The recent decision of Judge Black, finding that hospitals have no right to detain patients except as authorised under the Mental Health Act 2014 (WA) (the Act), highlights the difficulties health care workers must manage when caring for patients that may pose a risk to the community (or to themselves).
While the decision provides some much-needed clarity on what has been a notoriously cloudy area of law, in this update we consider the scenarios in which hospital staff are permitted to detain patients, what the consequences may be if these conditions are not met, and what this will mean for health service providers in the real world.
Judge Black’s decision makes it clear that, without an appropriate order having been made under the Act, attempts by a hospital to detain patients are risky even with the best of intentions.
If a hospital, medical practitioner or other health care worker detains or restrains a patient without those conditions being met, then there is a risk that the detention or restraint is unlawful and could lead to complaints, civil damages claims or professional complaints.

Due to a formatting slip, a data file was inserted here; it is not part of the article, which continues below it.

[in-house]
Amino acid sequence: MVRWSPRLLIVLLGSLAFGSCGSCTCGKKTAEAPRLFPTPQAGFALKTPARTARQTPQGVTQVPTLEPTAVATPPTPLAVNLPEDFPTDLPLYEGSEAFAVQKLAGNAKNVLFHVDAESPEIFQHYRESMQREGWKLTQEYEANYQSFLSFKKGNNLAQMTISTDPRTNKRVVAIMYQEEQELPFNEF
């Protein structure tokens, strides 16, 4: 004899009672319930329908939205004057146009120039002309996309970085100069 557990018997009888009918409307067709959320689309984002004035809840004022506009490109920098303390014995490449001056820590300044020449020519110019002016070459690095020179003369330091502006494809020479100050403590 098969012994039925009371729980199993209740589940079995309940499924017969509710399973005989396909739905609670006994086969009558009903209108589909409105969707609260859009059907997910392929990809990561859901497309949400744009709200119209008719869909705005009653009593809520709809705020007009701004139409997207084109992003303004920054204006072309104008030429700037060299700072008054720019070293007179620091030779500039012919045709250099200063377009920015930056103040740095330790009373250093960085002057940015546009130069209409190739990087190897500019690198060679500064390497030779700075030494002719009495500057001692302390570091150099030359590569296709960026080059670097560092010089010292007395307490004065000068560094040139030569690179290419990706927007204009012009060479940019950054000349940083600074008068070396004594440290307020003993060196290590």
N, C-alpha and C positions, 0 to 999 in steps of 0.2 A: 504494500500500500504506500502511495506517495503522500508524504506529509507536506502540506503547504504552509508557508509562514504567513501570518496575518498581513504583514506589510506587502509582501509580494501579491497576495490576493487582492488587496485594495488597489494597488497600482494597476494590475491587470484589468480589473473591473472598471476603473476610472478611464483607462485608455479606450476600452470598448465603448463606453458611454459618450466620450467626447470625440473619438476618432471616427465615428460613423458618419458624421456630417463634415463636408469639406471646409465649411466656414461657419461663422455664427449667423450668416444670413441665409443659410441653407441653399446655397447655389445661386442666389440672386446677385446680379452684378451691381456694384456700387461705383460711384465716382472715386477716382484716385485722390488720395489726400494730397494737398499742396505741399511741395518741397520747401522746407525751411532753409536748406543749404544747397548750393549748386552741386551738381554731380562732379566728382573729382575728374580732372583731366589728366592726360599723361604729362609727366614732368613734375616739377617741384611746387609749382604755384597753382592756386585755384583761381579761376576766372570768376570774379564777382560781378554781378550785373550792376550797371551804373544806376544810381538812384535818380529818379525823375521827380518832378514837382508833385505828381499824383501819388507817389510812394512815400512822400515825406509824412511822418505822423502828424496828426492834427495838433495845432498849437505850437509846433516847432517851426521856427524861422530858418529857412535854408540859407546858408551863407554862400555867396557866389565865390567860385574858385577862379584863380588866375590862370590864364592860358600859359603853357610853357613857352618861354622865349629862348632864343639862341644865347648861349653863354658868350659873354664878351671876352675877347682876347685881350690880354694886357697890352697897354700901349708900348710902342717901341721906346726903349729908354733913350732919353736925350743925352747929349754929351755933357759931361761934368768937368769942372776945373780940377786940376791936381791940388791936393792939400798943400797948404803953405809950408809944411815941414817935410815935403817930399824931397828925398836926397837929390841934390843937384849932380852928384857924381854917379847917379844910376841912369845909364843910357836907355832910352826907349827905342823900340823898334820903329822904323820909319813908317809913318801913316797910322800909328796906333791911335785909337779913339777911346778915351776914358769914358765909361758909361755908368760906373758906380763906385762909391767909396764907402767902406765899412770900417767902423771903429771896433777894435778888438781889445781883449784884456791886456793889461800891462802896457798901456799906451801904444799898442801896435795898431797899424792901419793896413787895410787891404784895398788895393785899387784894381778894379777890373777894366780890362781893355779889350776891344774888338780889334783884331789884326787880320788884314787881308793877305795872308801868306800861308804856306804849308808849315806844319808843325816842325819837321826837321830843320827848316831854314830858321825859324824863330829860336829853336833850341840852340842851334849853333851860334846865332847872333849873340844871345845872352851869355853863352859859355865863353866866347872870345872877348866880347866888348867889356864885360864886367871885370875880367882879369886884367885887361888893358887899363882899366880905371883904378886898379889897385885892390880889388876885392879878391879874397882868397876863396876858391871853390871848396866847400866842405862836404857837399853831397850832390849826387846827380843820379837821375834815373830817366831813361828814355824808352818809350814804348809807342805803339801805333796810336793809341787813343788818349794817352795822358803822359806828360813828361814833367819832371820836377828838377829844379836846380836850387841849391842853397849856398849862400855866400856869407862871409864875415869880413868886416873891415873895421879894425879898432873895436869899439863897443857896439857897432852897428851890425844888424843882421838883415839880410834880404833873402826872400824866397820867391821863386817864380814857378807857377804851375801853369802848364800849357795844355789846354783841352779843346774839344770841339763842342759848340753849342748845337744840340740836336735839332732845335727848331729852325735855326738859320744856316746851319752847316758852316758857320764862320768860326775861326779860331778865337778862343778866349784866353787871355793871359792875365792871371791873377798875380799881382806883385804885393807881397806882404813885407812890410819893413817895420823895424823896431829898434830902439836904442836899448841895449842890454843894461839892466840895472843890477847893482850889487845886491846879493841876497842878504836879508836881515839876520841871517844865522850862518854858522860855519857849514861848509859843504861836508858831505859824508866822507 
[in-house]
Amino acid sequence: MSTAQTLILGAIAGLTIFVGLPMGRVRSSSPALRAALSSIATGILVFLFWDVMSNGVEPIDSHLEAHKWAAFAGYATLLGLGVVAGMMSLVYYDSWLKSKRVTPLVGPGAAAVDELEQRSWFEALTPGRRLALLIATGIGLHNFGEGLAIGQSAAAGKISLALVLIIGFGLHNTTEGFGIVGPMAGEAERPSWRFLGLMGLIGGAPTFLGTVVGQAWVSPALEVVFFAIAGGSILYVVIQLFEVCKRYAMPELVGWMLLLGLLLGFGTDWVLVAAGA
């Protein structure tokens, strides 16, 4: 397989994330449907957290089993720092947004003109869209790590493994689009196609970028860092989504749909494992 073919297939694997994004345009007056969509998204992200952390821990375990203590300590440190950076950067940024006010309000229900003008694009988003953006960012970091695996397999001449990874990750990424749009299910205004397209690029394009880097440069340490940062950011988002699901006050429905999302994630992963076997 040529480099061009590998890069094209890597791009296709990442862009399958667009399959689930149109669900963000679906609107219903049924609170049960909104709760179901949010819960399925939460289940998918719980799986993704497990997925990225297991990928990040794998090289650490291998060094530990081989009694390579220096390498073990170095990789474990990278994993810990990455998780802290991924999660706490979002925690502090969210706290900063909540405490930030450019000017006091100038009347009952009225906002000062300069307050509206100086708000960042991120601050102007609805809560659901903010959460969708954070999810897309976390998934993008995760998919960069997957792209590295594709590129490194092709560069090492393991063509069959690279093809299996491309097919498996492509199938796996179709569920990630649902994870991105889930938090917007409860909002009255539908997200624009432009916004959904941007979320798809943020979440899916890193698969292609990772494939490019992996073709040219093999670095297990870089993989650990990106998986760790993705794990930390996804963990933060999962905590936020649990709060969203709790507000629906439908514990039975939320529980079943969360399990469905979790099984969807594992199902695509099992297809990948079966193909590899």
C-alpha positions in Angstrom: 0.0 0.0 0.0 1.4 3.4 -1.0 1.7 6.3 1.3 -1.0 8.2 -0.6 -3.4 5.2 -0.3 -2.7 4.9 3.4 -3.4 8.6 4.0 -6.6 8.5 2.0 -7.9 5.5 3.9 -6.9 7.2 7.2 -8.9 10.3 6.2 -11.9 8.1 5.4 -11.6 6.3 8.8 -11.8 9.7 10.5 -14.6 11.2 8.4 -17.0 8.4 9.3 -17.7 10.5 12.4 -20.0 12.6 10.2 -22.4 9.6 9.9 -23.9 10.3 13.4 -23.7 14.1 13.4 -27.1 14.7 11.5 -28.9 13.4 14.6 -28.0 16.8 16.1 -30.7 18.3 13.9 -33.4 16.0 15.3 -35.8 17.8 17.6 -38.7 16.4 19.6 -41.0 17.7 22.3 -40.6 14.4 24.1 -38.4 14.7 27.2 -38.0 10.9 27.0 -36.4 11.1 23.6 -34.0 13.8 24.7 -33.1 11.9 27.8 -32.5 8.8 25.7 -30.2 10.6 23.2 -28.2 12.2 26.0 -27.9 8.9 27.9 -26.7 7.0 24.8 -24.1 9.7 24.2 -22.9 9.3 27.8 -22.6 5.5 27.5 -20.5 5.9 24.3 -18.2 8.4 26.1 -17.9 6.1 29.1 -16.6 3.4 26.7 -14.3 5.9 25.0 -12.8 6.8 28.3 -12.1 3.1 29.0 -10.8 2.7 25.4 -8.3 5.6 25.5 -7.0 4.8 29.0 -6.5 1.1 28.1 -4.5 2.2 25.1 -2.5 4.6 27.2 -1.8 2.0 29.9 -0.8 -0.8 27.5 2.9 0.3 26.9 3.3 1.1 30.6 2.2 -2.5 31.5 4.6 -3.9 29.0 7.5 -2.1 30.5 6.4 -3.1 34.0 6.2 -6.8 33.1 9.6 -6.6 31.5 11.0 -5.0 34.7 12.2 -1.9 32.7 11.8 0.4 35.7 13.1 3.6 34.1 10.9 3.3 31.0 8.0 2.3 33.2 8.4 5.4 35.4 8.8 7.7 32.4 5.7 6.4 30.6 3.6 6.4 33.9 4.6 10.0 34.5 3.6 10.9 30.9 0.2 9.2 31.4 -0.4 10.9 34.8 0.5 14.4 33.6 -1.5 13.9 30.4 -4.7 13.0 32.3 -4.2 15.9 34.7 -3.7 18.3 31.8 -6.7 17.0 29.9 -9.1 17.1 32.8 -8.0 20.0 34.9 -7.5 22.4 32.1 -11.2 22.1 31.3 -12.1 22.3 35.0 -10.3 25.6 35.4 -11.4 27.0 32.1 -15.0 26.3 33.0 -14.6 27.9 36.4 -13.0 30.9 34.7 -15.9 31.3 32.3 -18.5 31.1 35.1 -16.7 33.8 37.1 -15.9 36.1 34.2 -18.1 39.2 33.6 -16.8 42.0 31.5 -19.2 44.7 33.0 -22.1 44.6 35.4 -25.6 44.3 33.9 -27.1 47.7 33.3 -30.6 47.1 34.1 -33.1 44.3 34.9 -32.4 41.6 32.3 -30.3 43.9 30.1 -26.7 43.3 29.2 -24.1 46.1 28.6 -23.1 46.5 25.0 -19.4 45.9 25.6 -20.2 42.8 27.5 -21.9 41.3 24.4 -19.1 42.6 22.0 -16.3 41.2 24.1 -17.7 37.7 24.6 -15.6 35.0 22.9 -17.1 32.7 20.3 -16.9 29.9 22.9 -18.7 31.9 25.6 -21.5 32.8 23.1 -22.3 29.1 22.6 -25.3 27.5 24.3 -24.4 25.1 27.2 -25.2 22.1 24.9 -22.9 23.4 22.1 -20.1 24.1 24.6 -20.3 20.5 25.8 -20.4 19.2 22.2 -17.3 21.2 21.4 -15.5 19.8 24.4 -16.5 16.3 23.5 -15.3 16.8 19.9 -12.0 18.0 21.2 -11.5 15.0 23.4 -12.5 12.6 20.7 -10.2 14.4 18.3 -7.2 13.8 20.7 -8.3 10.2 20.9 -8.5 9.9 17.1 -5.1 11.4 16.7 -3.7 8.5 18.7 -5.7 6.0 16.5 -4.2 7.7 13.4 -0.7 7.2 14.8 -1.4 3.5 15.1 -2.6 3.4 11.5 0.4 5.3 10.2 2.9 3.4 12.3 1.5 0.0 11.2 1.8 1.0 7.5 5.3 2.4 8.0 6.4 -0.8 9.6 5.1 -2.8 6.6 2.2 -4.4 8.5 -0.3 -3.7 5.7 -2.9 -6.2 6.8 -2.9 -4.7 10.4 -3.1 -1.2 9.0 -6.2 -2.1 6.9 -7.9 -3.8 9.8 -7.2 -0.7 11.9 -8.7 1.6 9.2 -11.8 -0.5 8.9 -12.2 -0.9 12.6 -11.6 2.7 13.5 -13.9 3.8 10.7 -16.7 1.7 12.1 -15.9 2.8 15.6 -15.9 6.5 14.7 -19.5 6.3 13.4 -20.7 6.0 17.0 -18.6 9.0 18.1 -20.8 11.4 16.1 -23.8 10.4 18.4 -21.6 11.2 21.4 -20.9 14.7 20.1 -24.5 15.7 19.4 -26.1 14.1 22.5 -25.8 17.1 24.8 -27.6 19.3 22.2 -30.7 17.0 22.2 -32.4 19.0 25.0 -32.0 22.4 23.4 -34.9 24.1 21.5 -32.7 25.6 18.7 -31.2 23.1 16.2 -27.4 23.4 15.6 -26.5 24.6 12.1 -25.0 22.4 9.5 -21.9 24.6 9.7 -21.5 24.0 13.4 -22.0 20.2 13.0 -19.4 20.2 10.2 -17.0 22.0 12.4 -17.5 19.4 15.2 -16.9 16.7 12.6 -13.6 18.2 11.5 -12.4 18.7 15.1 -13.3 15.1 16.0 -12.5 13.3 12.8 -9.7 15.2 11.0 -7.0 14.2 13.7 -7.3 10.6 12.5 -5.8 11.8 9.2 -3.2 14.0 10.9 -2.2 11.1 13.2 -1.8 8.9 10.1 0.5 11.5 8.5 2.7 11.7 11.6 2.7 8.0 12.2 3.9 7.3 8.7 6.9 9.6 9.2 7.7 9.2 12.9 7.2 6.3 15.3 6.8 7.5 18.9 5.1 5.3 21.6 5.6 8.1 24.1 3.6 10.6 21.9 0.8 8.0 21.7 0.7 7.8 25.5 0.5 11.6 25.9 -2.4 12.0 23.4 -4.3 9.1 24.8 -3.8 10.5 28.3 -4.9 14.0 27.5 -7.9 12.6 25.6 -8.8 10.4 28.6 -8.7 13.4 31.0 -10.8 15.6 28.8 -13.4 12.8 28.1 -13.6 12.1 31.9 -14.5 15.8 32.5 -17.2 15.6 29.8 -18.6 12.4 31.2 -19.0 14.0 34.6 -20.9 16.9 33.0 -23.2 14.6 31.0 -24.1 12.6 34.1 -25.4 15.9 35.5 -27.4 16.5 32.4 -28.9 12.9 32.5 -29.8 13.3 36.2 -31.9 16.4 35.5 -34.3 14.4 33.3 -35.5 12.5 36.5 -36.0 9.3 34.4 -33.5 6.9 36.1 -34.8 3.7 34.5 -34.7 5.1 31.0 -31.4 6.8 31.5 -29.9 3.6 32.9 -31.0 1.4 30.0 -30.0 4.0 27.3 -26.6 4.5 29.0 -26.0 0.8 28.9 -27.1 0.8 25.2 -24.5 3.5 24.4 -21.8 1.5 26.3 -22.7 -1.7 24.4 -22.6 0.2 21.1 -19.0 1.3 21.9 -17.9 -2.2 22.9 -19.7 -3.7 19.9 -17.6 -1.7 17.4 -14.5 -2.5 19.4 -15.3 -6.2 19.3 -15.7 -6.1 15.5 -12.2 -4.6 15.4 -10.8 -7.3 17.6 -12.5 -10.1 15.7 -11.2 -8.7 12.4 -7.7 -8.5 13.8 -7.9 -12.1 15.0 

Although there are defences and excuses available to health care workers who detain or restrain patients in circumstances of necessity or emergency or self defence (to name a few), this is different to the detention or restraint being authorised, and it is far more difficult to prove and rely upon a defence or excuse when responding to criminal charges or civil damages claims.
It is therefore important for hospitals, medical practitioners and other health care workers to only detain patients if an order is made under the Mental Health Act, or if there are circumstances which would justify a “citizen’s arrest”. Any other circumstance will expose the hospital, medical practitioner or health care worker to potential criminal or civil liability.
The only circumstances in which a hospital, medical practitioner or authorised mental health practitioner is permitted or empowered to detain a patient is if the detention is authorised under the Act or some other law. This includes the following situations:
The important thing to remember is that the detention will only be properly authorised under the Act if the process in the Act is followed, the necessary orders are made and there is a proper basis for those orders to be made. Further, the patient can only be detained for the length of time specified in the detention order or, in the case of a citizen’s arrest, for as long as is necessary for a police officer to attend.